To that end, obtaining an MBA is great but it isn’t always necessary.

  • Toromale

    I agree with you. Paying $40K a year and forgoing salary does not make sense, if you are already doing well in your career.. for example most software engineers make $65K to $85K plus bonus after 5 years. I do hold a Masters in Software (Private University paid <$30K) and MBA (State University paid <$40K). Based on my personal experience Masters and MBA adds value, but top schools are charging way too much for education, which means i takes 5 years to recover the costs.

  • Sam

    I’m 6 years out from my undergraduate degree as a Petroleum Engineer. I’m in the Oil & Gas Industry and I’ve worked my way up the ladder, although I am still “just an engineer”, I currently earn nearly 150k/year. For me in my career, getting the MBA is not about earning more income ASAP. I’m about to enroll at Texas A&M MBA program, which is not a Top 10 B-School, but in the top 50. Coming from an engineering background, I want the MBA to not only diversify my background and open myself to a more business related positions (with a formal business education), but I want it for the strong networking, especially in the Oil & Gas Industry.

    I worked for a 50,000+ employee company previously with tremendous resources and during my tenure there I was able to research all the manager and upper executive positions. I was able to see what they did to reach where they are, because that’s where I want to be someday. I found a strong trend. You can “work your way up the ladder” without a graduate business degree, but most 30+ year experience people, the highest they could ever get was middle management. Those who were in director or executive level (VP and Presidents) all were mostly YOUNGER than middle management, but they all had graduate level degrees, whether it was in business or some other technical degree.

    So for me, I won’t see my ROI immediately or maybe even in the next 5 years. For me it gives me the opportunity to open doors and quickly move up the career ladder without having but 15+ years experience. There were people with MBAs with only 15 years experiences who were in VP positions over a Bachelor’s only in middle management with 30+ years experience, because of their MBA.

    75K may sounds like a lot of money right now, but when you get it early in your career, rather then waiting till you really need it, (because it’s a road block), it’ll be worth it when that time comes and the doorways are opening up for you to move to executive level positions in those 300-500K+/year positions in large corporations.

  • Nicholas Prieve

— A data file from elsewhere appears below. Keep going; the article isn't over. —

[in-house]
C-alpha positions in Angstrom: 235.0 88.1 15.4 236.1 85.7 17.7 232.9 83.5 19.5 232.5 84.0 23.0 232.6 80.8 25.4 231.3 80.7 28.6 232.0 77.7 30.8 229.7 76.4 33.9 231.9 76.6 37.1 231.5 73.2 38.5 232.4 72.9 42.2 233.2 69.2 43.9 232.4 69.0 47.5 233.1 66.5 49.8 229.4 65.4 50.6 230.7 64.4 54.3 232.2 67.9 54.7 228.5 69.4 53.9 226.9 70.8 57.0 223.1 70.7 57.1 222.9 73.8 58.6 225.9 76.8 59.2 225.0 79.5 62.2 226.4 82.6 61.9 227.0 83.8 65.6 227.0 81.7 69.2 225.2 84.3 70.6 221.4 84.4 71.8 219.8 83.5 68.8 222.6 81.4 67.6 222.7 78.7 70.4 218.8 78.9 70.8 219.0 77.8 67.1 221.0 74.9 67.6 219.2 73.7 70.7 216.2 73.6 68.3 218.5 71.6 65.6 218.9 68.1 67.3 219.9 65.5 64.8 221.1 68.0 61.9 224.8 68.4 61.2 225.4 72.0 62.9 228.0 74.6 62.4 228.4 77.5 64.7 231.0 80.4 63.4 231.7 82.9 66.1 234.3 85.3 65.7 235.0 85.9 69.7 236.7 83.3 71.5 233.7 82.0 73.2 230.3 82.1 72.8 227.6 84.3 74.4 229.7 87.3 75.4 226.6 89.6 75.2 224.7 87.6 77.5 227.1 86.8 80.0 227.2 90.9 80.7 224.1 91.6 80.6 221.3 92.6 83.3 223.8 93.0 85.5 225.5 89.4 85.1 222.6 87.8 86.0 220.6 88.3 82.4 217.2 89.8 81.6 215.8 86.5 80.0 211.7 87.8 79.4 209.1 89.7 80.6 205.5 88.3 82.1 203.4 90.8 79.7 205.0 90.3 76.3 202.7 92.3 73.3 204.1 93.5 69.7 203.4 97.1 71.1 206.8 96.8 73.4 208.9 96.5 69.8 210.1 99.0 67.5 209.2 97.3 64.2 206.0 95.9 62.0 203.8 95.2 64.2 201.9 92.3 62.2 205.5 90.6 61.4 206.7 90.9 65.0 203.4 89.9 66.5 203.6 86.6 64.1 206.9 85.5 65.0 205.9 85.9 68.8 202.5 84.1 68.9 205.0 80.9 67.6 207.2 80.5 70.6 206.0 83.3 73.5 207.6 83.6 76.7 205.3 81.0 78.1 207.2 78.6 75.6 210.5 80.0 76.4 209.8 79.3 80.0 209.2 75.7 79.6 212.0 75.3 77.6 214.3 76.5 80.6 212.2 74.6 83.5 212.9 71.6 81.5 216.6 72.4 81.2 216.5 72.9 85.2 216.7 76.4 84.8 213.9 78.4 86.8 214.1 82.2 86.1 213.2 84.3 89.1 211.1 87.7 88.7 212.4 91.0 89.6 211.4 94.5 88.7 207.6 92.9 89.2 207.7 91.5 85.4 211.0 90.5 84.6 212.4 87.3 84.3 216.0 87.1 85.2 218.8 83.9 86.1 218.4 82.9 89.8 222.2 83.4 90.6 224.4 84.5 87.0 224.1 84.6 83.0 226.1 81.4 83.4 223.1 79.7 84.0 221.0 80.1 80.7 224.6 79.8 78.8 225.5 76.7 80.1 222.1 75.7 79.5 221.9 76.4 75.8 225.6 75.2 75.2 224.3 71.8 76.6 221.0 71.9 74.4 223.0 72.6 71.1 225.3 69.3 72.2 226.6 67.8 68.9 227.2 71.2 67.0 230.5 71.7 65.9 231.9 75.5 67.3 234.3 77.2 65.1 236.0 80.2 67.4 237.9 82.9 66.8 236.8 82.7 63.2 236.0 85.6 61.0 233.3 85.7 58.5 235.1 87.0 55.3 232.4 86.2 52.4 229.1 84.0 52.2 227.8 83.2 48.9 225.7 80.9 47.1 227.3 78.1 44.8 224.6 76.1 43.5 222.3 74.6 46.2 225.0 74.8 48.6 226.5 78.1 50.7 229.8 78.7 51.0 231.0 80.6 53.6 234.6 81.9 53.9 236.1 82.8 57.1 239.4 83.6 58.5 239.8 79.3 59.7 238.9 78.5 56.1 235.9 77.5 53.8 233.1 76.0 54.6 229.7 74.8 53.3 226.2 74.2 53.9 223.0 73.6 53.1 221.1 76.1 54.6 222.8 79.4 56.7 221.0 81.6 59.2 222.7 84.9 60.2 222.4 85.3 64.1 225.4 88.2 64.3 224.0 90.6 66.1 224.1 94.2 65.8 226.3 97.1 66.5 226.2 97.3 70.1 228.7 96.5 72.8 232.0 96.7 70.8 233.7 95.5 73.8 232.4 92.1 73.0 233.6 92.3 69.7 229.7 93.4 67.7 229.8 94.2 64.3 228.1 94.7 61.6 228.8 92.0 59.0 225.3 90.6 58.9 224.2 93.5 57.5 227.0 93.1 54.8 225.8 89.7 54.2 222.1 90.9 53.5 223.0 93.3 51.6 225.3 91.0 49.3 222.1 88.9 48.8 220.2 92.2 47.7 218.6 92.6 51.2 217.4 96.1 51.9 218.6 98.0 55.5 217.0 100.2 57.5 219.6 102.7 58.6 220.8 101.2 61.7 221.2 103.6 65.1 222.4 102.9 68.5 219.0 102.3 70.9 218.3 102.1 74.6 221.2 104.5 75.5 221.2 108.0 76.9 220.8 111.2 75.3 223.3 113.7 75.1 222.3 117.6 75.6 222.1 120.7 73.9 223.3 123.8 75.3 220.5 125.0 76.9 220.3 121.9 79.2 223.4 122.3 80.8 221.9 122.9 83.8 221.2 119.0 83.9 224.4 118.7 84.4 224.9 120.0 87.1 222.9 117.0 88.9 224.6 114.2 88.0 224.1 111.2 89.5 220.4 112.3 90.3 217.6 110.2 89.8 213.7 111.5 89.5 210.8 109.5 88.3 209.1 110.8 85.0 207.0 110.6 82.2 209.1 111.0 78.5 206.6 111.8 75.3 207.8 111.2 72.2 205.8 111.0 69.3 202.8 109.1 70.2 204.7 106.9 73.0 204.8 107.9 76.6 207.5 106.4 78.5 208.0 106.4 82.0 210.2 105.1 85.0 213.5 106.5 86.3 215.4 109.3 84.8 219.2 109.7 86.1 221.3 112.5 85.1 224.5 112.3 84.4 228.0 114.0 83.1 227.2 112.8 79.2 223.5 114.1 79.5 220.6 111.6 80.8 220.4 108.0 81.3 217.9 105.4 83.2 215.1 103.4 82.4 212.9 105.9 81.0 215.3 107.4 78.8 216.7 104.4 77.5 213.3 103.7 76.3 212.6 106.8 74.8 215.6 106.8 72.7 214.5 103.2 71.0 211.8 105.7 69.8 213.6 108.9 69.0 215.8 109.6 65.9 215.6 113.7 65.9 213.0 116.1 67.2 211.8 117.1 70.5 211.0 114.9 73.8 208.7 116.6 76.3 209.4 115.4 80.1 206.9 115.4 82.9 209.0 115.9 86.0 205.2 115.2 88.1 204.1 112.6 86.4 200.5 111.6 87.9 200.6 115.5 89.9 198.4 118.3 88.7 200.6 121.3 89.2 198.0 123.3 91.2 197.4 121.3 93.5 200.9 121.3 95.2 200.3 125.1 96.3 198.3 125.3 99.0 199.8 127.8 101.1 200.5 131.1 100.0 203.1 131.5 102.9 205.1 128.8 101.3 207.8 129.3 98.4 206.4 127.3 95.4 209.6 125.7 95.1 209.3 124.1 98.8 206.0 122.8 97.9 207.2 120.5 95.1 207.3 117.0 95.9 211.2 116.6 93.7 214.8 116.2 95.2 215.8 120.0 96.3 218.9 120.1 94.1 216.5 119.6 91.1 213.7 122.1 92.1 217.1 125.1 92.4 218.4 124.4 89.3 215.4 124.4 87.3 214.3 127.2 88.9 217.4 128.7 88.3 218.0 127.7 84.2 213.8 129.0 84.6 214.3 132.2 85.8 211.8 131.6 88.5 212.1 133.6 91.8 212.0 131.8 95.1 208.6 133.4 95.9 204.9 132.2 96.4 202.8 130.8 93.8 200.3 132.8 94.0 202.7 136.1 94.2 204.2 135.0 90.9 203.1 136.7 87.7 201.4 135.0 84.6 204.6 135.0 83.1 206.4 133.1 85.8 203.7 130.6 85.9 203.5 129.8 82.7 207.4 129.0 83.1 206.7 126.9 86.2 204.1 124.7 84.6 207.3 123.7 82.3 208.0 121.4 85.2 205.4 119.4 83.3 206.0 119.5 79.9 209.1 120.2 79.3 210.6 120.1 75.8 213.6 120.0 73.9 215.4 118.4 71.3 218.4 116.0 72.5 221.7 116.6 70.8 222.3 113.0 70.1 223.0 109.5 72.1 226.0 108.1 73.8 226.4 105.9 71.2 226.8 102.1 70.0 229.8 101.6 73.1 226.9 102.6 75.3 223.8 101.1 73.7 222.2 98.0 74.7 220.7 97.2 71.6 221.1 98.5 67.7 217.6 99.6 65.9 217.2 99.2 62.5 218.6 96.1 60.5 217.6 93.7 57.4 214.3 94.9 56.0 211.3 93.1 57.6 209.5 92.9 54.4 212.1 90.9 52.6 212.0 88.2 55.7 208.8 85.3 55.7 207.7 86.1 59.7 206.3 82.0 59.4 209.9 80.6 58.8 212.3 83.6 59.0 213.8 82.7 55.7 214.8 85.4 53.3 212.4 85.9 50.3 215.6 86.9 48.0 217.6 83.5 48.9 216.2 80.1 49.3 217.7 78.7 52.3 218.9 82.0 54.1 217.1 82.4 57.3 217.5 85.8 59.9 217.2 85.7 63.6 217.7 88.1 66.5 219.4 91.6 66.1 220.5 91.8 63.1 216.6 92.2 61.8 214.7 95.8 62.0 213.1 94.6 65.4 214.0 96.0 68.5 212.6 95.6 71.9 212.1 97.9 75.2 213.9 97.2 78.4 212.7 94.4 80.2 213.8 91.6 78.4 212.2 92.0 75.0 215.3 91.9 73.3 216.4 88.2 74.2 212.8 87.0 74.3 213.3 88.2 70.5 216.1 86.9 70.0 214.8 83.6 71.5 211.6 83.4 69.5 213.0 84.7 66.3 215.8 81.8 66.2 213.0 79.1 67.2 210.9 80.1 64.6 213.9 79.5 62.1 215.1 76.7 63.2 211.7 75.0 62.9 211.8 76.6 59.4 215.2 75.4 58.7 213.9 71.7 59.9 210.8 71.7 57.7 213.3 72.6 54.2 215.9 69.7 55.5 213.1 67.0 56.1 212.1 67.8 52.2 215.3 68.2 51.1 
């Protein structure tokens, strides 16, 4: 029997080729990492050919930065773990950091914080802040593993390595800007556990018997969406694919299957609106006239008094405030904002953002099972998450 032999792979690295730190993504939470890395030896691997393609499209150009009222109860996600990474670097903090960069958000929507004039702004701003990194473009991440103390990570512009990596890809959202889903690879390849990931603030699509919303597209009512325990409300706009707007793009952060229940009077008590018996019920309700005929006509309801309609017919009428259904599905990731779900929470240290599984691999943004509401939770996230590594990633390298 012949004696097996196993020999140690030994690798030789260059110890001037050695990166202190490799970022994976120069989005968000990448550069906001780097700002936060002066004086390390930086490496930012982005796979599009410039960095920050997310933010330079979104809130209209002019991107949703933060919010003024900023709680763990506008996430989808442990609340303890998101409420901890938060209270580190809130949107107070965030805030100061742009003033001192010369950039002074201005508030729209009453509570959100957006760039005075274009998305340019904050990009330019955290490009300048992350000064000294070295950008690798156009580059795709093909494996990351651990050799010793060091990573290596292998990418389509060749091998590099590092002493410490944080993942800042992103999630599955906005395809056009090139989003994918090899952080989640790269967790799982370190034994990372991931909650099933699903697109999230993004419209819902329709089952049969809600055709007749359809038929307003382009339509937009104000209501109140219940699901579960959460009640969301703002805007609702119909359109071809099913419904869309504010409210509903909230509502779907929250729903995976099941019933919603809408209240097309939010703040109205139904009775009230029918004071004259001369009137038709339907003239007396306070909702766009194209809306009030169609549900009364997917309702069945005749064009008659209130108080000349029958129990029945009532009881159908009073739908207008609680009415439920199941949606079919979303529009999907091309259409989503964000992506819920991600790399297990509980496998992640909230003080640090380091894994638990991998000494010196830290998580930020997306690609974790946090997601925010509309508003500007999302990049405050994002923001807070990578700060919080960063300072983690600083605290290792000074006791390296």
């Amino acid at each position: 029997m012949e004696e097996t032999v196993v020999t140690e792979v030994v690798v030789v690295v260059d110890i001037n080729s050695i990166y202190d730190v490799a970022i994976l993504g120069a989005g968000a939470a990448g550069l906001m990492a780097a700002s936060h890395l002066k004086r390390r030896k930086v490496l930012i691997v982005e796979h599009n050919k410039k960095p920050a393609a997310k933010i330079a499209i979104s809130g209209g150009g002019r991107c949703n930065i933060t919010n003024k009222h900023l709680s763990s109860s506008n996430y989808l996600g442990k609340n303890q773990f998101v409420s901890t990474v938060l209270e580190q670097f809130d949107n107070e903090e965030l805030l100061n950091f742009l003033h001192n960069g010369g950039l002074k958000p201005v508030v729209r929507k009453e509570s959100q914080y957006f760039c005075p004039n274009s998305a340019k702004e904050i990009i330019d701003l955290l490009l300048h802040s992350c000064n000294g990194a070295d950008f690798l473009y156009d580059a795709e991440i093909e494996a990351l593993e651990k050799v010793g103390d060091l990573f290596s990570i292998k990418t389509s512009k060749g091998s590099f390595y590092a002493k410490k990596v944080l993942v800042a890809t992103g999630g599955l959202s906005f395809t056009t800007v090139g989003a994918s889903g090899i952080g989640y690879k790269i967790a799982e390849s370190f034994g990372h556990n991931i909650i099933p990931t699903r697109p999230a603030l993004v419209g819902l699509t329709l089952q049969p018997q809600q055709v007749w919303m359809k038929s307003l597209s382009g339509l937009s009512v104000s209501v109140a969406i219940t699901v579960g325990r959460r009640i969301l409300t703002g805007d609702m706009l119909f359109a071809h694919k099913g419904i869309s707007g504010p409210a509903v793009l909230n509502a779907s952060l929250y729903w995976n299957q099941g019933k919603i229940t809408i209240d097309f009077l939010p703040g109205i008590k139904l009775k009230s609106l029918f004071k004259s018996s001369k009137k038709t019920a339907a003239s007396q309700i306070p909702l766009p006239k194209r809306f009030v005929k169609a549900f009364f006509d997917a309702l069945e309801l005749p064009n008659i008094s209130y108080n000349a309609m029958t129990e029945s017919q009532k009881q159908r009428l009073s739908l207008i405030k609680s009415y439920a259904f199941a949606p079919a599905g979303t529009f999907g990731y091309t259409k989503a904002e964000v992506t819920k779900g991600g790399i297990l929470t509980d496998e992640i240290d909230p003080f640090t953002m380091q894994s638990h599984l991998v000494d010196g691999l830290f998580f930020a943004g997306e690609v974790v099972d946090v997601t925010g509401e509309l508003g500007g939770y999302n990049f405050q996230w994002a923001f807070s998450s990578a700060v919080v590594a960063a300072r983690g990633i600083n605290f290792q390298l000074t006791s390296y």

Great article. As an MBA candidate with another masters and an undergraduate degree in business, I can say with some certainty that there are a lot of options and it really depends on who you are and what your goals are. There is a book I read recently that is contrary to this though.
    By personal MBA and outlines why getting an MBA might not be the best idea. I don’t really agree however the book has a point that a lot of folks wonder, is it better to just by the textbooks and read on your own or is there some big secret that MBA’s get? 
    I think that each person is different but for me it helps with clients and has been a good deal, though everyone is different. It is what you make it.

  • WNJ

     Hi Greg,

    In regards to your experience in the fashion industry, I seek your advice. I’m 38 years old and looking to transition into the fashion sector. I applied to LIM’s MBA program in Fashion Management/Entrepreneurship and Parsons AAS in Fashion Marketing, I was recently accepted to both programs.  My goals are to gain extensive knowlege in fashion business through my studies and work experience within the product development department of a fashion company. My ultimate goal is to continue to launch my pet apparel and accessories company, and eventually branch out on my own. Given that you work in the NYC area and have several years of experience in  fashion sector, would you recommend the MBA or AAS program ?

    Thanks

  • http://www.facebook.com/gregston1 Sandra Gregston

    I have an MBA and I went into my MBA directly from my undergrad. I didn’t have a job when I graduated with my undergrad. and I still don’t have a job. So, talking about ROI, I don’t need ANY ROI at all. I’d take a job that offered $14 an hour. Yes, $28K a year, I’d take it with an MBA. I need a job, not $100K a year.